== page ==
Residential Architecture

MUJI Launches Minimalist Prefab Cabins

MUJI has launched a trio of pre-fabricated cabins for city dwellers to temporarily escape the hustle-and-bustle of urban life for a small, ready-made hut in the countryside. The company is offering three different styles, designed by Jasper Morrison, Konstantin Grcic, and Naoto Fukasawa.

MUJI is known for its minimalist household products but has recently entered the residential housing space with its “vertical house” designed to fit into Japan’s narrow urban spaces.

The MUJI HUTs were introduced at Tokyo Design Week 2015, which ran from October 24 to 28. The cabins will be available in 2016 and are slated to be priced between 3,000,000 and 5,000,000yen ($24,300 and $40,600).

Aluminum Cabin by Konstantin Grcic

The Aluminum Hut was designed by German designer Konstantin Grcic and utilizes the loading platform and other components from a large truck.

MUJI Aluminum Hut by Konstantin Grcic. Photo: Yahoo.co.jp

MUJI Aluminum Hut by Konstantin Grcic. Photo: Yahoo.co.jp

Perhaps the most minimalist of the three MUJI Huts, the aluminum version resembles a tall, narrow shipping container and has the look-and-feel of MUJI’s stripped down furniture and household products.

The front panel can be propped up to create a covered porch or folded flat against the top half of the cabin.

Unlike the other two models, it does not have a bathroom or kitchen and is meant to used very simply as a sleeping space or maybe even as a small office; but it may make sense  as a weekend home, if situated near one of Japan’s many hot springs!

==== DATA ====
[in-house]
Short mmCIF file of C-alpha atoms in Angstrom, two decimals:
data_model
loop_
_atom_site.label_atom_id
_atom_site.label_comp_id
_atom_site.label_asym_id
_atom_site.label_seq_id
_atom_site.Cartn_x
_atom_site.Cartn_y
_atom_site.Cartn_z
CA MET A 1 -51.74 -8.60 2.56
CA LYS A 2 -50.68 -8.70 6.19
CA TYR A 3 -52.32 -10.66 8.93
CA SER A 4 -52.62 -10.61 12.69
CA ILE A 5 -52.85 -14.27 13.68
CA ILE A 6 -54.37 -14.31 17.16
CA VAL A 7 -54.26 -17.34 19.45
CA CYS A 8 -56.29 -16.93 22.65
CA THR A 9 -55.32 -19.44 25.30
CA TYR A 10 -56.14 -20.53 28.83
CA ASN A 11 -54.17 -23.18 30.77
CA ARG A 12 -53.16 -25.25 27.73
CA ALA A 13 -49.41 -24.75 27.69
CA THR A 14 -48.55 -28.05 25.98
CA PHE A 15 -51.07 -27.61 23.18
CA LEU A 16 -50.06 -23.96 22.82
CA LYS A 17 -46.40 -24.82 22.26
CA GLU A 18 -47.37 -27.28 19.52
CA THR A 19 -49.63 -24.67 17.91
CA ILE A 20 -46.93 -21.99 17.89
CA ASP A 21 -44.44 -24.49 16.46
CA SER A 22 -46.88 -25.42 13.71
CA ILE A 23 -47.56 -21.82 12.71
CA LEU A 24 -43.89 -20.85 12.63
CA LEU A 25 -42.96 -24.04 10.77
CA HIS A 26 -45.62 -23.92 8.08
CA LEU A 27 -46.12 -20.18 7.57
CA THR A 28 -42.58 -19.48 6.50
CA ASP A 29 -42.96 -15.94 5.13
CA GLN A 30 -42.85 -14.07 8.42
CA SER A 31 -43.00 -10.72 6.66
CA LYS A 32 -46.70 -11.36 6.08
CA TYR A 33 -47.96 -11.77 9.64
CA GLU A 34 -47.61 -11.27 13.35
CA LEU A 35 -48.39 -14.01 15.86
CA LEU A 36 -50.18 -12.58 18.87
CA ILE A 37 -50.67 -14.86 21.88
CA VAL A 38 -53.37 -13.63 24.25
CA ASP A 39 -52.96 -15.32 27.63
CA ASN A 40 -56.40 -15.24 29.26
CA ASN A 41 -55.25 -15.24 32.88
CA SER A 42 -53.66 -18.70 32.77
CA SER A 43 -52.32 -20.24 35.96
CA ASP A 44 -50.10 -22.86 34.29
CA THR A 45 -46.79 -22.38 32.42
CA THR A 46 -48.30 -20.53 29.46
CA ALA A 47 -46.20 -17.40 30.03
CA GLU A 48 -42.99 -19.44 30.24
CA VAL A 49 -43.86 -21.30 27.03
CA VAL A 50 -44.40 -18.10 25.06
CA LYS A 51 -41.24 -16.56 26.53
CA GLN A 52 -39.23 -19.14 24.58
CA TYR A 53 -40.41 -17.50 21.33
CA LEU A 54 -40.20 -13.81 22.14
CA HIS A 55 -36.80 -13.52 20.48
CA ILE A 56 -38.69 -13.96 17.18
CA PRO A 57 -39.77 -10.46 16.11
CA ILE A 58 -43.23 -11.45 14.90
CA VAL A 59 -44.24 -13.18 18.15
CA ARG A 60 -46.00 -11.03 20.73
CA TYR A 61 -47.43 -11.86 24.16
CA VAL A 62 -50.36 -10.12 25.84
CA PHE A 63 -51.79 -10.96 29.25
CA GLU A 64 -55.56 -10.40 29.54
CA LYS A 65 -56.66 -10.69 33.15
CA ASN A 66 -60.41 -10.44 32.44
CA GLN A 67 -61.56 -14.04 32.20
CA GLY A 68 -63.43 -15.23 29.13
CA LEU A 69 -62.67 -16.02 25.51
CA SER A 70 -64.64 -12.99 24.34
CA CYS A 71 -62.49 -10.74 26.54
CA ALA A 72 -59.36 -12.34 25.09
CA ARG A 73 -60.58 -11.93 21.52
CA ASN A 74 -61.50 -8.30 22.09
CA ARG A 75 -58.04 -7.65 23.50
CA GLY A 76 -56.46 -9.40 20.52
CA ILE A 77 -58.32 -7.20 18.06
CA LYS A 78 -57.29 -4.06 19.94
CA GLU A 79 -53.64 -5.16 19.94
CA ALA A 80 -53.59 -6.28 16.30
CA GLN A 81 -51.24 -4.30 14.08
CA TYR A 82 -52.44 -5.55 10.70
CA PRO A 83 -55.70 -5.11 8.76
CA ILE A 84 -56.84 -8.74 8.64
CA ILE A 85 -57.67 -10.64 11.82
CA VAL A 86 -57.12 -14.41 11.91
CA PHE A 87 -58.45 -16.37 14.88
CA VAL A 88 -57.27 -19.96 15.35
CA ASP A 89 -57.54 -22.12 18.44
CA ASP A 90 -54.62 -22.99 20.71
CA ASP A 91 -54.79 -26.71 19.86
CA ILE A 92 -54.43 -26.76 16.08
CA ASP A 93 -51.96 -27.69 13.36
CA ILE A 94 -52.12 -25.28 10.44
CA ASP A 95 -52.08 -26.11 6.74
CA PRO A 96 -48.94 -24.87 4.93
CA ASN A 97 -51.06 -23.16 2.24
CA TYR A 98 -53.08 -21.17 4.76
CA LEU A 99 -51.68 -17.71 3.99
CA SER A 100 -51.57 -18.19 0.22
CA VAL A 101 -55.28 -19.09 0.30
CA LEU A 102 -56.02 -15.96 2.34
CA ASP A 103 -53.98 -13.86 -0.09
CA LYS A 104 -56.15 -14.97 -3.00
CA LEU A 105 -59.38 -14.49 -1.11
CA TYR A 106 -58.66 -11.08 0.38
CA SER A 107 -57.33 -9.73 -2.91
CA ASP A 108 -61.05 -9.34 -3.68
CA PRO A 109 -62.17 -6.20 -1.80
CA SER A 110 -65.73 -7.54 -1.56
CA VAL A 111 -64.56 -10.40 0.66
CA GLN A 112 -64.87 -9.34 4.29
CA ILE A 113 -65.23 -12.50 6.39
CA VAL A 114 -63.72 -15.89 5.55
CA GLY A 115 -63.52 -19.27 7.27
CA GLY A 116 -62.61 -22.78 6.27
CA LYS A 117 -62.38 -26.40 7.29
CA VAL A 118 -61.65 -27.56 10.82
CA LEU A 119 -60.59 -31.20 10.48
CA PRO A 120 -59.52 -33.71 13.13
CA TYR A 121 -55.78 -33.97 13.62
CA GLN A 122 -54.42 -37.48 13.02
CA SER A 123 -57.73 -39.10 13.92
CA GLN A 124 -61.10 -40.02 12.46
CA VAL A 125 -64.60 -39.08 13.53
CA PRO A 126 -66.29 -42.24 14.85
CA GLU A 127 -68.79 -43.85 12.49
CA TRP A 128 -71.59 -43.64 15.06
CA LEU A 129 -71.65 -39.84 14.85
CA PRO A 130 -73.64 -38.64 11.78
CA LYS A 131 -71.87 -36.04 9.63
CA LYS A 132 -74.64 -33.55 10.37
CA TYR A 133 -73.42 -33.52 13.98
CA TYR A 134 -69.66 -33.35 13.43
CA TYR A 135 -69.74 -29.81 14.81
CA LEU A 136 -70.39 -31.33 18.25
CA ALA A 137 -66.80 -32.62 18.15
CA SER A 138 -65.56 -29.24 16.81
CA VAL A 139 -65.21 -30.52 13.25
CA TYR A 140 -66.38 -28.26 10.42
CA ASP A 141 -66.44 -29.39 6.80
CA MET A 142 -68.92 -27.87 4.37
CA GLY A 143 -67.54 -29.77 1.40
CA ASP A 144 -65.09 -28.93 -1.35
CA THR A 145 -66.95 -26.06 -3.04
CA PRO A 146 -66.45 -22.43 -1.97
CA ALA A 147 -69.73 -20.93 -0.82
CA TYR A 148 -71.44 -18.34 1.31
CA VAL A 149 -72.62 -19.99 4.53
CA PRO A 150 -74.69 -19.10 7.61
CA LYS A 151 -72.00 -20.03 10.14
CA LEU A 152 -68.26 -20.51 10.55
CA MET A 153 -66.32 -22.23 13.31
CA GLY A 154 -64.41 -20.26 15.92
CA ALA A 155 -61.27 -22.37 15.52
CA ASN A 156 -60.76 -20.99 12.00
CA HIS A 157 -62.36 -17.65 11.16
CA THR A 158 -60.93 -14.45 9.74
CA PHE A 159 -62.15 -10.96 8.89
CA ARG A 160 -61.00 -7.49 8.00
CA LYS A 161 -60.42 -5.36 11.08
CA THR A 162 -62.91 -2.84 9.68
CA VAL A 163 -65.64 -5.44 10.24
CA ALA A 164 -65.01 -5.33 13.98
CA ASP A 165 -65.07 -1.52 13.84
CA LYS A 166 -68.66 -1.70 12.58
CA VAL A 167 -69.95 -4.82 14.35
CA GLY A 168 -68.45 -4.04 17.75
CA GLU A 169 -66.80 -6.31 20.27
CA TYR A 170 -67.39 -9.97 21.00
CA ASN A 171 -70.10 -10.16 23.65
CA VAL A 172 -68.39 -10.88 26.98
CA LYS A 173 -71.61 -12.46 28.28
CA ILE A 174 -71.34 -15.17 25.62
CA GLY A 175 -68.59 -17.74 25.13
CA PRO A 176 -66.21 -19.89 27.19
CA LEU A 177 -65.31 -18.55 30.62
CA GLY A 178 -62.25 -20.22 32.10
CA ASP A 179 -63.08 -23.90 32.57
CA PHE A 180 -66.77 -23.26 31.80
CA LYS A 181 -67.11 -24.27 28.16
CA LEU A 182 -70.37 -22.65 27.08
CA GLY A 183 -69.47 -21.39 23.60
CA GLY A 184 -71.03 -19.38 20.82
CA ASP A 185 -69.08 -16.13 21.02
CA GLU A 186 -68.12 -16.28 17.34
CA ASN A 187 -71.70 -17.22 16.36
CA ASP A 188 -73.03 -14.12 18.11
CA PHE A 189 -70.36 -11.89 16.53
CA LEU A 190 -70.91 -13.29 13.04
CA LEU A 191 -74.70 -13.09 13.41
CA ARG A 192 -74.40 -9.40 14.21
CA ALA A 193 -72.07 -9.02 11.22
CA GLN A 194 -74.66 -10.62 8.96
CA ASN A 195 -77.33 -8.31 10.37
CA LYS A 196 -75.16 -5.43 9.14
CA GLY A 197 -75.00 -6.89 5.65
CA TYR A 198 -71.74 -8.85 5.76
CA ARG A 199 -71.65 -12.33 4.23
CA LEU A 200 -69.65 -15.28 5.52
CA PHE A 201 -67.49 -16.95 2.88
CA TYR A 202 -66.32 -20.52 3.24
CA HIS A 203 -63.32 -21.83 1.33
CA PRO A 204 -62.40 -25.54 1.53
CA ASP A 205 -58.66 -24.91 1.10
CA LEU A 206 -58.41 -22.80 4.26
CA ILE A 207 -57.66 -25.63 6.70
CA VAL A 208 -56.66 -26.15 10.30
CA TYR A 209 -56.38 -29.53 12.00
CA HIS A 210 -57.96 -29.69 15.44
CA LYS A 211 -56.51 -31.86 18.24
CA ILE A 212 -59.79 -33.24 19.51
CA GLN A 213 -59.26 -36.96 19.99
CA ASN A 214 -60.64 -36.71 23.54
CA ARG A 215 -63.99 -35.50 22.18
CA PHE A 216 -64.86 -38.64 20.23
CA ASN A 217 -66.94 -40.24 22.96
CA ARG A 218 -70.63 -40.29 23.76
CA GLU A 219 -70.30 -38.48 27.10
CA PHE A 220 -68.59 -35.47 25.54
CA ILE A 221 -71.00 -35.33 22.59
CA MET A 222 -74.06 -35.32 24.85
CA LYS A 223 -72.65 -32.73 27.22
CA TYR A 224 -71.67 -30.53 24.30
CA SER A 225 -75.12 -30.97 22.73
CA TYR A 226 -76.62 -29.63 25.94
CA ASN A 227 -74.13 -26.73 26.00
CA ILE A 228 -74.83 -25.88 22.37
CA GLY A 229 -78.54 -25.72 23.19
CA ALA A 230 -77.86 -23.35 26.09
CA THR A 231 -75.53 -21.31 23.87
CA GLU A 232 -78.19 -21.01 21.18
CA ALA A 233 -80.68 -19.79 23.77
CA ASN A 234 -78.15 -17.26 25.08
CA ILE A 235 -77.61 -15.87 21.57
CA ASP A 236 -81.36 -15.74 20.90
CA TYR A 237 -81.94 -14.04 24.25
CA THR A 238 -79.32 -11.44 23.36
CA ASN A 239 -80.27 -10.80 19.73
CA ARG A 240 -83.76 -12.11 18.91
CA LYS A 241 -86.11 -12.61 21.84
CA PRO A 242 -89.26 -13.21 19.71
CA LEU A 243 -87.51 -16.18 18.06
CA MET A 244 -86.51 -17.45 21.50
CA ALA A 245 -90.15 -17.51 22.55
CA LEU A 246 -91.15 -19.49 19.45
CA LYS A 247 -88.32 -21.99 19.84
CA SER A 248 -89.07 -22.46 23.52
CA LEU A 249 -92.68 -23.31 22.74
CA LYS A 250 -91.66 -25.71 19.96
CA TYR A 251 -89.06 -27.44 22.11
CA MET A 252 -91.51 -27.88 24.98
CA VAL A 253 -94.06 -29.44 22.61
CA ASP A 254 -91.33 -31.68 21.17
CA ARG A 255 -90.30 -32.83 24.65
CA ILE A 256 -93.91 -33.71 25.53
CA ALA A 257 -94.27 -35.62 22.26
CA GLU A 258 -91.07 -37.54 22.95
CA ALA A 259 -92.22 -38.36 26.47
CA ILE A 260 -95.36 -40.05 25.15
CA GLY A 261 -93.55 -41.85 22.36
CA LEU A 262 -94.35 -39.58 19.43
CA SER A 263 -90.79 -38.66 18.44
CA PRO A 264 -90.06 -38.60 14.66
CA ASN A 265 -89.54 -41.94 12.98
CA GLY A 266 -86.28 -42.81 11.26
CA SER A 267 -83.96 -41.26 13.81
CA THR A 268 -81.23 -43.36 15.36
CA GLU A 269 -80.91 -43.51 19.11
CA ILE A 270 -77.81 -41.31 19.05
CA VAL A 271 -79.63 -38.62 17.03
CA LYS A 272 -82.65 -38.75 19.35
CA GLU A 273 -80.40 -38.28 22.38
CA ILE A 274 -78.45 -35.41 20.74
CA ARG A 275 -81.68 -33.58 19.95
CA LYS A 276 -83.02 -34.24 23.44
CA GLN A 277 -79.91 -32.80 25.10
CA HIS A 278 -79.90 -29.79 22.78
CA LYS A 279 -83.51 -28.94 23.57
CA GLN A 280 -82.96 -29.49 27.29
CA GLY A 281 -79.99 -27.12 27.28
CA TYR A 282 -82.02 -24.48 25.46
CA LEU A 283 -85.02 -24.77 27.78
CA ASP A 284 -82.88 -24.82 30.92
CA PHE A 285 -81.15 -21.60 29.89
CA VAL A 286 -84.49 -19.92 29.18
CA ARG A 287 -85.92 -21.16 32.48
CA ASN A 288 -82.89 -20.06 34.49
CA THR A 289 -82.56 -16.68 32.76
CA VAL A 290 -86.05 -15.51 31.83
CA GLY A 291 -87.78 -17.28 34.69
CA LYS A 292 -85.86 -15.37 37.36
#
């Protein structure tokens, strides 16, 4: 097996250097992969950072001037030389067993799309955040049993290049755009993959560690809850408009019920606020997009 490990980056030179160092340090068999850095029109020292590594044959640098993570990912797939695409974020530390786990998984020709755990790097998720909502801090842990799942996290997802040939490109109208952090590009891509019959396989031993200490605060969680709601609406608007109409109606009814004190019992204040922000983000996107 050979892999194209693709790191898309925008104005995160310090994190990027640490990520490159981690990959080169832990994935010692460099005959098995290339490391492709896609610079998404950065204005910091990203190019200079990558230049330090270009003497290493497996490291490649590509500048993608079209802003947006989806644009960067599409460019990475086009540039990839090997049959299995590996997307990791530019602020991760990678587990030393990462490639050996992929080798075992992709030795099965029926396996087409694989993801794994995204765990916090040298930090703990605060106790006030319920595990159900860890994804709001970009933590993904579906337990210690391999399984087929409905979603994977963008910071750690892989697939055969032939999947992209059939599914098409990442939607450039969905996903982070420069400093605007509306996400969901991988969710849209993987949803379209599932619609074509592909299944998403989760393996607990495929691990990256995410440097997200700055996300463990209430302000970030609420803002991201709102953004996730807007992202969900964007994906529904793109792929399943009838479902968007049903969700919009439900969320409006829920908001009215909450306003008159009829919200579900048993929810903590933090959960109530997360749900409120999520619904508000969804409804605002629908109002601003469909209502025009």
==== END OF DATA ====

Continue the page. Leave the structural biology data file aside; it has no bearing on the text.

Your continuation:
The structure is small enough to be erected anywhere in Japan without any special building permits.

MUJI Aluminum Hut interior. Photo: Yahoo.co.jp

MUJI Aluminum Hut interior. A ladder leads to the second floor. Photo: Yahoo.co.jp

Cork Cabin by Jasper Morrison

MUJI Cork Hut by Jasper Morrison. Photo: MUJI

MUJI Cork Hut by Jasper Morrison. Photo: MUJI

The MUJI Cork Hut was designed by British designer Jasper Morrison. It is meant to be used as a ready-made, small weekend home and is supposed to big enough to accommodate four people.

The exterior walls of the cabin are covered with cork panelling, with a sliding glass door entrance and small rectangular windows at the front and back.

Interior of the MUJI Cork Hut. Photo: Yahoo.co.jp

Interior of the MUJI Cork Hut. Photo: Yahoo.co.jp

The large tatami-floored main room features a fireplace and stove and two separate areas for a kitchen and bathroom.

Bathroom of the MUJI Cork Hut. Photo: Yahoo.co.jp

Bathroom of the MUJI Cork Hut. Photo: Yahoo.co.jp

Wood Cabin by Naoto Fukasawa

Japanese designer Naoto Fukusawa designed the third of MUJI’s hut series.

MUJI Wood Hut by Naoto Fukuzawa. Photo: MUJI

MUJI Wood Hut by Naoto Fukuzawa. Photo: MUJI

Fukusawa’s Wood Hut is a black wooden cabin with a pitched roof and large sliding glass panels. (He also recently created  minimal kitchen appliances for MUJI). Like the Aluminum Hut, it is meant to accommodate about four people.

MUJI Wood Hut interior. Photo: Dezeen

MUJI Wood Hut interior. Photo: Dezeen

The wood cabin has a cast-iron stove, trestle bed and a small kitchen area. An enclosed wood-panelled section houses a large, deep bath perfect for soaking. Wooden blinds provide privacy in the bath area.

MUJI Wood Hut soaking tub. Photo: Yahoo.cojp

MUJI Wood Hut soaking tub. Photo: Yahoo.co.jp

You may also be interested in: Design-it-yourself Vertical House for Japan’s Tight Urban Spaces and One of the World’s Tiniest Prefab Houses Goes on Sale in Japan

Photo Credit: MUJI